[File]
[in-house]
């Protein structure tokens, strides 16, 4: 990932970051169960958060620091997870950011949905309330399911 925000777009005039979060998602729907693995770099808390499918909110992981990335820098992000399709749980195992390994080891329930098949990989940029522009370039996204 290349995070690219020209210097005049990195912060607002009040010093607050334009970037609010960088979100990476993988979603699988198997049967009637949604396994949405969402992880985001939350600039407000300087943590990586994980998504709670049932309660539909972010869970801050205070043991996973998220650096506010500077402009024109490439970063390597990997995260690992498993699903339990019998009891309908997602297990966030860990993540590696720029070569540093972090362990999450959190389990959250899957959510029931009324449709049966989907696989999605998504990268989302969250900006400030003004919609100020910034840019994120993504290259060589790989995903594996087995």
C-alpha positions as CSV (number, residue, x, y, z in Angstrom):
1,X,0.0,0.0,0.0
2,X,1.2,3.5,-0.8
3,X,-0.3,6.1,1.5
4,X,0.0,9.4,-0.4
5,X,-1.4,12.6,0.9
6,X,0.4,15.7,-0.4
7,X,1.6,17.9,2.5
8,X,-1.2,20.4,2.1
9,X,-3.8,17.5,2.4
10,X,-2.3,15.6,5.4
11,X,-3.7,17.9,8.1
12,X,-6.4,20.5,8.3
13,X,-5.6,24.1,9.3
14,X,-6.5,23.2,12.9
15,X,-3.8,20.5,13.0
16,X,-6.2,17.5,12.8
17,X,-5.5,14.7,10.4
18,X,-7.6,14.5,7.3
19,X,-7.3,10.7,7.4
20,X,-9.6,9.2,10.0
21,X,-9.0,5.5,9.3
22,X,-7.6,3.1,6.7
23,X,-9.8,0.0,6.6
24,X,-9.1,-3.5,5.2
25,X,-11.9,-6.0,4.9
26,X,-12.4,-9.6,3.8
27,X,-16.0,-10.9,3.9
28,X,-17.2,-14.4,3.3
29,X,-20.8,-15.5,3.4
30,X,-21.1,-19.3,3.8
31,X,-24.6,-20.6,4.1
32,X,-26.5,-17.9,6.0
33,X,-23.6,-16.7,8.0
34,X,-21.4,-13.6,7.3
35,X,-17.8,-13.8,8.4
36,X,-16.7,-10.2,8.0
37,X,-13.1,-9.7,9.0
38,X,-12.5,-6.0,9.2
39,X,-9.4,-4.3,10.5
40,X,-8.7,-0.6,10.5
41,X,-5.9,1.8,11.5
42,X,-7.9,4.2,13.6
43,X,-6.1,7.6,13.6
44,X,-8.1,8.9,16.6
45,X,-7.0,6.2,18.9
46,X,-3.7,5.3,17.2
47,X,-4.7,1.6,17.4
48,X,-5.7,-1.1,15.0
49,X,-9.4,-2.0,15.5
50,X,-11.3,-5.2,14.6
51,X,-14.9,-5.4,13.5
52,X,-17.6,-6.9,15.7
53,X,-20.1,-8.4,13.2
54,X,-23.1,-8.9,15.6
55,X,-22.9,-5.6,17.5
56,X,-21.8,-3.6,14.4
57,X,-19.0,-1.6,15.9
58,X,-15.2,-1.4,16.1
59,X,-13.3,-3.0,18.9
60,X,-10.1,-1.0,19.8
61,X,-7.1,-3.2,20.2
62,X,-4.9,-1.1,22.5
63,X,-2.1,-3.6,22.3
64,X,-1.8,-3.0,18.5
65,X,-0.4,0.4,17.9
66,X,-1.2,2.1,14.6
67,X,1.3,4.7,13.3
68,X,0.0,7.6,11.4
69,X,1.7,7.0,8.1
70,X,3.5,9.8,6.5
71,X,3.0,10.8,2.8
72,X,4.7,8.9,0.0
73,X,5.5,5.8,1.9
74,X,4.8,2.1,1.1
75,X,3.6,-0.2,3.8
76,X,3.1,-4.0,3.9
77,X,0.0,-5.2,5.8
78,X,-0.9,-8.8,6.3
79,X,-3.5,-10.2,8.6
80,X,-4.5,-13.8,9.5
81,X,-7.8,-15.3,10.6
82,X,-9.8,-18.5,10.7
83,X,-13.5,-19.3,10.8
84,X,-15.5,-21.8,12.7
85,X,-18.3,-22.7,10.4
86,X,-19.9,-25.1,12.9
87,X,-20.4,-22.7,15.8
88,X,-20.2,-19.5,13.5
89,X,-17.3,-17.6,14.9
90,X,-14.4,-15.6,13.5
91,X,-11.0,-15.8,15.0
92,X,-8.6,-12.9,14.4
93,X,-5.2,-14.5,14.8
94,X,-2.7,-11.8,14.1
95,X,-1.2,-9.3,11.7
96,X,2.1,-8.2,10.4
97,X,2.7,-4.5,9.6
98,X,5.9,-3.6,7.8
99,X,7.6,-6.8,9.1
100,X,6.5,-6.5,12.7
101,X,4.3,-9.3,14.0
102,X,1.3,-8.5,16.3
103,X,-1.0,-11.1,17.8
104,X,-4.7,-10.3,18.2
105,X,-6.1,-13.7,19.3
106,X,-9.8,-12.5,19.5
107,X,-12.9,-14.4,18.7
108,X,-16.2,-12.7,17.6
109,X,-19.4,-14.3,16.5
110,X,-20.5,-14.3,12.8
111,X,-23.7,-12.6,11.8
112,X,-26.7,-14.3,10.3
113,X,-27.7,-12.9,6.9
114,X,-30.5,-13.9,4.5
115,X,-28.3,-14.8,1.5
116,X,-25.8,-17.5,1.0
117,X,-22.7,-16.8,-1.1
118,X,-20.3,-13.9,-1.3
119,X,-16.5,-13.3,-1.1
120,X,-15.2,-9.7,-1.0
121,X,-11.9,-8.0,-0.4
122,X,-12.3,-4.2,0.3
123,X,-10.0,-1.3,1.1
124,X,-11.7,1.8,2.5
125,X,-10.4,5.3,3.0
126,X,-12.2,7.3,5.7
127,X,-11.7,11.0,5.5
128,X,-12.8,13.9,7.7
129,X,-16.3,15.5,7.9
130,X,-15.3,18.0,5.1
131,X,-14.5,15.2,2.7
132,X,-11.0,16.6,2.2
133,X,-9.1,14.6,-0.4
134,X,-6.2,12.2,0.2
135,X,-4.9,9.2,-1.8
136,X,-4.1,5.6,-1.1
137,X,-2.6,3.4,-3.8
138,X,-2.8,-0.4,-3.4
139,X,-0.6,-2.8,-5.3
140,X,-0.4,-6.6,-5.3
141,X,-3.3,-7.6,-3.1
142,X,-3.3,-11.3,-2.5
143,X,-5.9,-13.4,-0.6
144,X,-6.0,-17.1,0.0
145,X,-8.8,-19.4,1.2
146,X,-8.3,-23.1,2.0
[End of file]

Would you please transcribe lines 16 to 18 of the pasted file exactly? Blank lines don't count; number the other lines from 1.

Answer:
13,X,-5.6,24.1,9.3
14,X,-6.5,23.2,12.9
15,X,-3.8,20.5,13.0